Transplanting rice; and Sowing at Soo-chow Foo on the Tui-ho.
Rice-grounds consist of neatly enclosed spaces, the clay banks surrounding them seldom exceeding two feet in height. The primary operation of tillage-ploughing is performed with a very primitive implement, that consists of a beam, handle, and coulter, but no mould-board, as laying over “the sidelong glebe” is beyond the rural knowledge of a Chinaman. The buffalo, or water-ox, is then called in, to draw the three-barred harrow with wooden teeth over the surface, after which the earth is deemed sufficiently pulverized to receive the seed. Having been steeped in a liquid preparation to accelerate germination, and avert the attacks of insects, the seed is sown, very thickly, and, almost immediately after, a thin sheet of water is let in over the enclosure. After the interval of a few days only, the shoots overtop the water, and this precocity is the signal for transplanting, which consists in plucking up the plants by the roots, cutting off the tops of the blades, and setting each root separately. The last process is aided either by turning furrows with the plough, or opening holes with the dibble. With such rapidity is transplanting performed by the experienced, that with ordinary exertion five- and-twenty plants may be carefully set in a minute. The harrow having pulverized in the first instance, and subsequently diffused the seeds more equally, the hoe is frequently employed to clear between the plants.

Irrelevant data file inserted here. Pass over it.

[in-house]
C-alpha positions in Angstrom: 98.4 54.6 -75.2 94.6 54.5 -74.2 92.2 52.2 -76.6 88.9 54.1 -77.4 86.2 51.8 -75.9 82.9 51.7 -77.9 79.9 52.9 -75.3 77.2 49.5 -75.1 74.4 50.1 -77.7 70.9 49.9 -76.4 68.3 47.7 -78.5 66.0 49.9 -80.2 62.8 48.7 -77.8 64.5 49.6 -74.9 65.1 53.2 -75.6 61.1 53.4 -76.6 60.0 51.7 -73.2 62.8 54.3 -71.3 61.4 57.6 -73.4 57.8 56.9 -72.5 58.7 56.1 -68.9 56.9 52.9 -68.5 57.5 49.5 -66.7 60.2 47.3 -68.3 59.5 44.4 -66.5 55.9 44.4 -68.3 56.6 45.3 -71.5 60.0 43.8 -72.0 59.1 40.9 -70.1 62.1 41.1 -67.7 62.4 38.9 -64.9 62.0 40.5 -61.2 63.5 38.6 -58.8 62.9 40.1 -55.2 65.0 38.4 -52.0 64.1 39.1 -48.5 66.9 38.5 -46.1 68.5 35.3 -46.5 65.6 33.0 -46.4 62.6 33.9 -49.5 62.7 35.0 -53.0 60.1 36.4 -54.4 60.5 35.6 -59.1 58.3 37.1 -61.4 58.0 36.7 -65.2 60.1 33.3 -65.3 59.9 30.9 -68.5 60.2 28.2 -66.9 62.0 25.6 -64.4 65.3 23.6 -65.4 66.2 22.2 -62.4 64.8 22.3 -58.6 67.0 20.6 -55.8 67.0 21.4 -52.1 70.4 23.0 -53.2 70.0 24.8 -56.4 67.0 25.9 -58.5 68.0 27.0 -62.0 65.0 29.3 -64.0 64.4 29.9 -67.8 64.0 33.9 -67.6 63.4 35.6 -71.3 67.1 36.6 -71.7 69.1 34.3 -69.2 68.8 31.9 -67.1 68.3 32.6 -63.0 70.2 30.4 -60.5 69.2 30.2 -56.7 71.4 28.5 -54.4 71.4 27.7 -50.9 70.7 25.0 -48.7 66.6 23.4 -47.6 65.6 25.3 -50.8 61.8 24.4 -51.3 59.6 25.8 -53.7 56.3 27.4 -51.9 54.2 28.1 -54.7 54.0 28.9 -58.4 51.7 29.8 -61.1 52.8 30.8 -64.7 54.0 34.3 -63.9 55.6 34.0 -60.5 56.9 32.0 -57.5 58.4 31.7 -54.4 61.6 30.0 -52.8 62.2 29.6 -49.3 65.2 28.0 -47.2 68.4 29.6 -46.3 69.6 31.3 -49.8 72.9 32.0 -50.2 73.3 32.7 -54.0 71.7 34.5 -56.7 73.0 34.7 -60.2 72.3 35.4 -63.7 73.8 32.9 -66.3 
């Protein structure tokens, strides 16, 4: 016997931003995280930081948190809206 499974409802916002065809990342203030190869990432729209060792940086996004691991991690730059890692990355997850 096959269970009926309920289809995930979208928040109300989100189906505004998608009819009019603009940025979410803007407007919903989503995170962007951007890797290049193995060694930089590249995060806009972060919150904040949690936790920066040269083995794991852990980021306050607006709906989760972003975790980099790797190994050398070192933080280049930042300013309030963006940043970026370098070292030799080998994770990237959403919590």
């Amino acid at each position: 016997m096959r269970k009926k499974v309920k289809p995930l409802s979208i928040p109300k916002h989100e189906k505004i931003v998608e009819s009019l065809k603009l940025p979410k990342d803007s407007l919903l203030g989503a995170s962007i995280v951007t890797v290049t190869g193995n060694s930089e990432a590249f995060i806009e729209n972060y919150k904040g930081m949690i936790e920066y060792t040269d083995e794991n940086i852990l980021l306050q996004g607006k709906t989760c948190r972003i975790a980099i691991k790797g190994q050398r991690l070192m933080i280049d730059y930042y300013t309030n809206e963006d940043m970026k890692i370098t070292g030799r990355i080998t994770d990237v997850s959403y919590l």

Each rice field being partitioned into many minor enclosures, it is not attended with inconvenience to-conduct a rivulet into any particular plantation, through an opening in the clay ridge that surrounds it. Sometimes a natural brook contributes a sufficient supply, but more infrequently the labour of the peasant provides it. Chain-pumps, with their lines of buckets, are in common use; a series of flat boards, exactly fitted to the channel through which it is to be forced, confines the water between each pair, forming extemporary buckets. These are worked by a footmill of proportionate dimensions; but labour still more intense is dedicated to this necessary operation of irrigating rice- grounds. In one of the most laborius plans, two men stand opposite to each other on projecting banks of a stream, holding ropes securely attached to a bucket, which is filled by relaxing, and raised by tightening the cords, then by a skilful jerk they empty the contents into a reservoir, or throw it in the direction of the conduit cut for the irrigation of some one field. Another contrivance for the same purpose consists of a long pole, unequally divided in its length, and made to turn on a pivot across an upright post. A bucket attached to the shorter arm of this lever is easily lowered into the water, and, when filled, by the application of a small power at the extremity of the longer armitis soon raised, and discharged into the reservoir. How exactly is the Chinese process of irrigation described in the book of Numbers – “He shall pour the water out of his buckets, and his seed will be in many waters.” The bamboo water-wheel, with hollow fellies, or with buckets, and employed when the quantity of water required, and the height to which it is to be raised, are both considerable, is of ancient existence amongst the Chinese t from them the Egyptians, Syrians, and Persians adopted this useful invention, and European machinists have ignorancly ascribed the honour of the discovery to the very nation that became last acquainted with its value, obstinately designating it the Persian wheel.